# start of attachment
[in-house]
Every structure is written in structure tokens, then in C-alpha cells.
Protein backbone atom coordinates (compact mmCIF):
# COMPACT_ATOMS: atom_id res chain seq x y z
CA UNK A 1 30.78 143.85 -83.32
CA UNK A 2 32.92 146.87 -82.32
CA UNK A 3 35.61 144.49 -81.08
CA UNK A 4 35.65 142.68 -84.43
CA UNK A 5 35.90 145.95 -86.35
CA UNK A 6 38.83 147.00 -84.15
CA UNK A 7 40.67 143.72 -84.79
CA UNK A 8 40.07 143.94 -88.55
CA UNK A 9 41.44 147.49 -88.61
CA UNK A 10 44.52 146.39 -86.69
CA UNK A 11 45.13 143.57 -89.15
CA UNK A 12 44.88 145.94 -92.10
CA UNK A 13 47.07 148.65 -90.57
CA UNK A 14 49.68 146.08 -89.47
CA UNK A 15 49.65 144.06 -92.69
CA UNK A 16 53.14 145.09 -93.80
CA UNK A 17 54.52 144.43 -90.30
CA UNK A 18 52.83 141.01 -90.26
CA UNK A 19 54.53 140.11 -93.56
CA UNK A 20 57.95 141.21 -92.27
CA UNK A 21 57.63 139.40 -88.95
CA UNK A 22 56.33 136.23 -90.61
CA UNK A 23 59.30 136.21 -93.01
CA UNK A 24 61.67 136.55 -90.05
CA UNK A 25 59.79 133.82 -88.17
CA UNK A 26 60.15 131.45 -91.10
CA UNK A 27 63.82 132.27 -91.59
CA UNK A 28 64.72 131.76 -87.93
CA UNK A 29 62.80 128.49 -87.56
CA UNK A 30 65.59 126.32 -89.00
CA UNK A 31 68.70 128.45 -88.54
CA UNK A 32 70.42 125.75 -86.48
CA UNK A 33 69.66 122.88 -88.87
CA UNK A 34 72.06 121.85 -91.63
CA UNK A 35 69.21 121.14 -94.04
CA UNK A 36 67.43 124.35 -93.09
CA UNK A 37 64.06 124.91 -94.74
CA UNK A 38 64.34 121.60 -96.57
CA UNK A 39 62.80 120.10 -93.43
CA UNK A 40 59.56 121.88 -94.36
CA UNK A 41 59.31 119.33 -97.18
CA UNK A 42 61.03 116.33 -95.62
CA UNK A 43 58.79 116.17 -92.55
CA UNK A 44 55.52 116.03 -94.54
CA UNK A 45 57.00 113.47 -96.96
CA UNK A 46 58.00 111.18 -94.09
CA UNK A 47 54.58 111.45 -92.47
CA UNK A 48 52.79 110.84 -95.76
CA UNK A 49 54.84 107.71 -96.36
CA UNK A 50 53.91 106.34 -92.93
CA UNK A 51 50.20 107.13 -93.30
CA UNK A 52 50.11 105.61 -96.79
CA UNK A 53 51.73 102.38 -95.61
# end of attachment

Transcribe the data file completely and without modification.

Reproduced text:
[in-house]
Every structure is written in structure tokens, then in C-alpha cells.
Protein backbone atom coordinates (compact mmCIF):
# COMPACT_ATOMS: atom_id res chain seq x y z
CA UNK A 1 30.78 143.85 -83.32
CA UNK A 2 32.92 146.87 -82.32
CA UNK A 3 35.61 144.49 -81.08
CA UNK A 4 35.65 142.68 -84.43
CA UNK A 5 35.90 145.95 -86.35
CA UNK A 6 38.83 147.00 -84.15
CA UNK A 7 40.67 143.72 -84.79
CA UNK A 8 40.07 143.94 -88.55
CA UNK A 9 41.44 147.49 -88.61
CA UNK A 10 44.52 146.39 -86.69
CA UNK A 11 45.13 143.57 -89.15
CA UNK A 12 44.88 145.94 -92.10
CA UNK A 13 47.07 148.65 -90.57
CA UNK A 14 49.68 146.08 -89.47
CA UNK A 15 49.65 144.06 -92.69
CA UNK A 16 53.14 145.09 -93.80
CA UNK A 17 54.52 144.43 -90.30
CA UNK A 18 52.83 141.01 -90.26
CA UNK A 19 54.53 140.11 -93.56
CA UNK A 20 57.95 141.21 -92.27
CA UNK A 21 57.63 139.40 -88.95
CA UNK A 22 56.33 136.23 -90.61
CA UNK A 23 59.30 136.21 -93.01
CA UNK A 24 61.67 136.55 -90.05
CA UNK A 25 59.79 133.82 -88.17
CA UNK A 26 60.15 131.45 -91.10
CA UNK A 27 63.82 132.27 -91.59
CA UNK A 28 64.72 131.76 -87.93
CA UNK A 29 62.80 128.49 -87.56
CA UNK A 30 65.59 126.32 -89.00
CA UNK A 31 68.70 128.45 -88.54
CA UNK A 32 70.42 125.75 -86.48
CA UNK A 33 69.66 122.88 -88.87
CA UNK A 34 72.06 121.85 -91.63
CA UNK A 35 69.21 121.14 -94.04
CA UNK A 36 67.43 124.35 -93.09
CA UNK A 37 64.06 124.91 -94.74
CA UNK A 38 64.34 121.60 -96.57
CA UNK A 39 62.80 120.10 -93.43
CA UNK A 40 59.56 121.88 -94.36
CA UNK A 41 59.31 119.33 -97.18
CA UNK A 42 61.03 116.33 -95.62
CA UNK A 43 58.79 116.17 -92.55
CA UNK A 44 55.52 116.03 -94.54
CA UNK A 45 57.00 113.47 -96.96
CA UNK A 46 58.00 111.18 -94.09
CA UNK A 47 54.58 111.45 -92.47
CA UNK A 48 52.79 110.84 -95.76
CA UNK A 49 54.84 107.71 -96.36
CA UNK A 50 53.91 106.34 -92.93
CA UNK A 51 50.20 107.13 -93.30
CA UNK A 52 50.11 105.61 -96.79
CA UNK A 53 51.73 102.38 -95.61